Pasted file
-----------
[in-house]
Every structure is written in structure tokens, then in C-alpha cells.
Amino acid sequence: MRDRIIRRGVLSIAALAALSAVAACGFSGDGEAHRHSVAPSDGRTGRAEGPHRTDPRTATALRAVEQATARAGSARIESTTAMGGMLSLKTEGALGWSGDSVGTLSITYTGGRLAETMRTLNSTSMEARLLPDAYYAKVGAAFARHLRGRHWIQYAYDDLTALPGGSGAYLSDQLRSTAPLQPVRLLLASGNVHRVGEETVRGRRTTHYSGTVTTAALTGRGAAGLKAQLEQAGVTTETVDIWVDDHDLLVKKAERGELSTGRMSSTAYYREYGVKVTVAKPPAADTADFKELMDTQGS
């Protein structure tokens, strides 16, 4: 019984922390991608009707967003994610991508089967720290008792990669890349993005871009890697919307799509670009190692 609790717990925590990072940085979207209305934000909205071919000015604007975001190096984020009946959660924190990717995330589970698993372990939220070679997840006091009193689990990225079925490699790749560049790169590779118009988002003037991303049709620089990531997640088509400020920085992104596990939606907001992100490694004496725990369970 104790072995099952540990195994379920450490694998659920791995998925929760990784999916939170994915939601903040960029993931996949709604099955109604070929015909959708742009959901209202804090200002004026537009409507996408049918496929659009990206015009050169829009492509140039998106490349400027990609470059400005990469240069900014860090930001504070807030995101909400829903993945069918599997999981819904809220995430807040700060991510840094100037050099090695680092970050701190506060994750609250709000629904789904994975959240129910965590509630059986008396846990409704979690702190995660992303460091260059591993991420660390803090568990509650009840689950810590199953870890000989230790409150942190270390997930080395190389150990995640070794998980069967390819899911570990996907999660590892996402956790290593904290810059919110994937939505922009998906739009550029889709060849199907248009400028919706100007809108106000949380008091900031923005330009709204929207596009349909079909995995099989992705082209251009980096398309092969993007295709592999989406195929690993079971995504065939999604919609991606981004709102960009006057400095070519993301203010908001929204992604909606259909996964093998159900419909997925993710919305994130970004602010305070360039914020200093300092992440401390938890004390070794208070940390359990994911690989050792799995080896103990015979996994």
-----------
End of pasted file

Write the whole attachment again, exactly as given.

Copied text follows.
[in-house]
Every structure is written in structure tokens, then in C-alpha cells.
Amino acid sequence: MRDRIIRRGVLSIAALAALSAVAACGFSGDGEAHRHSVAPSDGRTGRAEGPHRTDPRTATALRAVEQATARAGSARIESTTAMGGMLSLKTEGALGWSGDSVGTLSITYTGGRLAETMRTLNSTSMEARLLPDAYYAKVGAAFARHLRGRHWIQYAYDDLTALPGGSGAYLSDQLRSTAPLQPVRLLLASGNVHRVGEETVRGRRTTHYSGTVTTAALTGRGAAGLKAQLEQAGVTTETVDIWVDDHDLLVKKAERGELSTGRMSSTAYYREYGVKVTVAKPPAADTADFKELMDTQGS
């Protein structure tokens, strides 16, 4: 019984922390991608009707967003994610991508089967720290008792990669890349993005871009890697919307799509670009190692 609790717990925590990072940085979207209305934000909205071919000015604007975001190096984020009946959660924190990717995330589970698993372990939220070679997840006091009193689990990225079925490699790749560049790169590779118009988002003037991303049709620089990531997640088509400020920085992104596990939606907001992100490694004496725990369970 104790072995099952540990195994379920450490694998659920791995998925929760990784999916939170994915939601903040960029993931996949709604099955109604070929015909959708742009959901209202804090200002004026537009409507996408049918496929659009990206015009050169829009492509140039998106490349400027990609470059400005990469240069900014860090930001504070807030995101909400829903993945069918599997999981819904809220995430807040700060991510840094100037050099090695680092970050701190506060994750609250709000629904789904994975959240129910965590509630059986008396846990409704979690702190995660992303460091260059591993991420660390803090568990509650009840689950810590199953870890000989230790409150942190270390997930080395190389150990995640070794998980069967390819899911570990996907999660590892996402956790290593904290810059919110994937939505922009998906739009550029889709060849199907248009400028919706100007809108106000949380008091900031923005330009709204929207596009349909079909995995099989992705082209251009980096398309092969993007295709592999989406195929690993079971995504065939999604919609991606981004709102960009006057400095070519993301203010908001929204992604909606259909996964093998159900419909997925993710919305994130970004602010305070360039914020200093300092992440401390938890004390070794208070940390359990994911690989050792799995080896103990015979996994």